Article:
This section contains an overview of mental health care in the 19th century, mental distress in Waterloo, and how those with mental distress were treated at the Waterloo County House of Industry and Refuge. If you would like to skip to a specific topic, you can do so here
In the early 19th century the rise of psychiatry occurred in Europe and in North America as treatment methods for mental health went through many advancements and changes. These therapies originated from early European alienist Pinel in France and Tuke and Browne in Britain that believed insanity could be cured . Before the ascendency of psychiatry there were ideas about mental illness that illustrate how mental illness has historically been misunderstood. For example, there was the idea that mental illness was contagious; that it was an airborne disease or spread through water and food. The medical community also believed in the notion that women had a propensity to be consumed with quests for romantic love that led to hysteria 
Before the 19th century, it was believed that mental illness resulted from demons or an “act of God” but in the mid-19th century additional sources of causation were being proposed. By 1852, a lengthy and certainly not exhaustive list of 184 causes of mental illness included physical causes such as “measles, small pox, ‘suppression of perspiration’ and ‘suppression of hemorrhoids,’ injuries due to ‘a kick on the stomach’, ‘sleeping in a barn filled with new hay,’ or ‘tight lacing,’ and moral causes such as ‘preaching 16 days and nights,’ ‘blowing the pipe all night’ and even, students beware, ‘study excessive’”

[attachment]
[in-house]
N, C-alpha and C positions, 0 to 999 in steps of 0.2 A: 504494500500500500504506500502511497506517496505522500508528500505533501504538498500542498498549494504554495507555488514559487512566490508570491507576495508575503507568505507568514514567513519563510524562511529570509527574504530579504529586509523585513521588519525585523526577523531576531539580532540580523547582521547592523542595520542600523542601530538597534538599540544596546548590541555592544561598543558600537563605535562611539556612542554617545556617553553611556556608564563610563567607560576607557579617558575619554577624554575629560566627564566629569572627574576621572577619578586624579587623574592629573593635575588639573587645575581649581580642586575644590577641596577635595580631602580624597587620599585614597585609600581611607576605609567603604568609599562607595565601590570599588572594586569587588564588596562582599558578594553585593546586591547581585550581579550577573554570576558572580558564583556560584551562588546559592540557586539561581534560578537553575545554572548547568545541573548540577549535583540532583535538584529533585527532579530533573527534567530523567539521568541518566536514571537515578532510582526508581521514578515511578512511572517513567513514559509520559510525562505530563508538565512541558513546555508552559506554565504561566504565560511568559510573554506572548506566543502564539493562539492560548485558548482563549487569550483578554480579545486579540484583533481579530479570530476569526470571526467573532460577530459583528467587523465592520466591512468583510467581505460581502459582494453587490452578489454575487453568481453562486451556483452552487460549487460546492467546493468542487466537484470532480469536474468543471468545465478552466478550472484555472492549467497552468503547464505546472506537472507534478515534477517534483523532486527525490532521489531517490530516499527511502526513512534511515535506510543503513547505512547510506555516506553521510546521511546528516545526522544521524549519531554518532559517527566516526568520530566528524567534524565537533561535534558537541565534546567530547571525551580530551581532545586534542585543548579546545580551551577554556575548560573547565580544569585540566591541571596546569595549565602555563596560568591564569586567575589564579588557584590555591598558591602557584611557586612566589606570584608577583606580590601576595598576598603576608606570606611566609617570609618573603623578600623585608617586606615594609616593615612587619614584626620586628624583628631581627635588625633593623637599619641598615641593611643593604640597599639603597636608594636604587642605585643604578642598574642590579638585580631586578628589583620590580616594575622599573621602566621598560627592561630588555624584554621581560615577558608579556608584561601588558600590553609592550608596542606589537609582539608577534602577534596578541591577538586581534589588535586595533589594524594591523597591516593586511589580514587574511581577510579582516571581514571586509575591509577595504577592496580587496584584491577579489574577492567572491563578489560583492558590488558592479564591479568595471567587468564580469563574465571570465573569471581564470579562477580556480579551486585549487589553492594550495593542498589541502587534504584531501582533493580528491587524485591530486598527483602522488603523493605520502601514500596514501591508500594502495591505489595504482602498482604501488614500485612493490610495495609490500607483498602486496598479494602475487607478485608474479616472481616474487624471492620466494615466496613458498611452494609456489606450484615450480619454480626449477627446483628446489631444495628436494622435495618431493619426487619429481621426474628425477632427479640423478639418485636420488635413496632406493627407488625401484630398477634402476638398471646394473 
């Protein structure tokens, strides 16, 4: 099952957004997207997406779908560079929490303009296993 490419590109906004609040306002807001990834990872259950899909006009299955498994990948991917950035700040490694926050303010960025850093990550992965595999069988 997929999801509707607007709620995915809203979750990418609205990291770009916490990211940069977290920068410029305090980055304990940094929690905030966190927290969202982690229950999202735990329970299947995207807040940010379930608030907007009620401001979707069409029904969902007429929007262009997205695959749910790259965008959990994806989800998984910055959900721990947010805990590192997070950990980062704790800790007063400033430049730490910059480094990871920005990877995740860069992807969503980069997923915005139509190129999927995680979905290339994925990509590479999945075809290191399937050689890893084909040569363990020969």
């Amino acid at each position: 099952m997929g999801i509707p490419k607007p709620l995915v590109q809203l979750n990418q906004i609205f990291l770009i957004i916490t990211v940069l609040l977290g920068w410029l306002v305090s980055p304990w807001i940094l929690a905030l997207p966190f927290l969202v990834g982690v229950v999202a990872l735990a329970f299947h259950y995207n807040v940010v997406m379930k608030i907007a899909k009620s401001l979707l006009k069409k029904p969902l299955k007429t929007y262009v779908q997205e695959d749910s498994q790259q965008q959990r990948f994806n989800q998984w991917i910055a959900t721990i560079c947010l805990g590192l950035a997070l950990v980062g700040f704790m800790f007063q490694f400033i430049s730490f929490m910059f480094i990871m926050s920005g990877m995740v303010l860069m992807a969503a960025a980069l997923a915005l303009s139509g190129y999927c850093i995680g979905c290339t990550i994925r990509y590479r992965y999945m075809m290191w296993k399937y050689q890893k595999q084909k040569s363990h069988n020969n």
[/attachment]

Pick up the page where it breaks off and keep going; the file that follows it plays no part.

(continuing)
The link between poverty and mental health was equally as prevalent during the 19th century as it is today. A number of Houses of Refuge were built in the 19th century in response to the social issue of poverty . The predominant view of poverty was that it was due to a moral failure unless it was due to physical incapacity  . In parallel, asylums were erected in Upper Canada to house the growing mental health population. The confinement of the mentally ill brought along with it the rise of psychiatry and shifting societal views of mental health. Subsequently, the mentally ill were confined with vagrants, vagabonds, criminals and anyone else seen as a nuisance. Interestingly, the mentally ill complained that they were confined with criminals and criminals complained they were confined with the insane 
In pre-Confederate Upper Canada, there were almost no hospitals for the mentally ill. Care was provided by an assortment of domestic and local community arrangements, many of which were ad hoc and by county and philanthropic resources  In the language of the day, “lunatics’” may have been confined in a shed on family property or in a room at home or with a relative
In the early part of the nineteenth century there emerged a reform movement based on the premise that insanity could be cured given proper institutional treatment. Originally associated with religious institutions, moral treatment was co-opted by an emerging group of psychiatrists intent on creating national systems of public asylums under medical control. The origins of Mental health policy in Ontario can be traced back to 1850 when Upper Canada’s first insane asylum was built in Toronto. This marked the beginning of the institutionalization era in Ontario. The British North America Act of 1867 gave jurisdiction over health care to the provinces of Canada. By 1891, there were four asylums in Ontario located in Toronto, Kingston, London, and Hamilton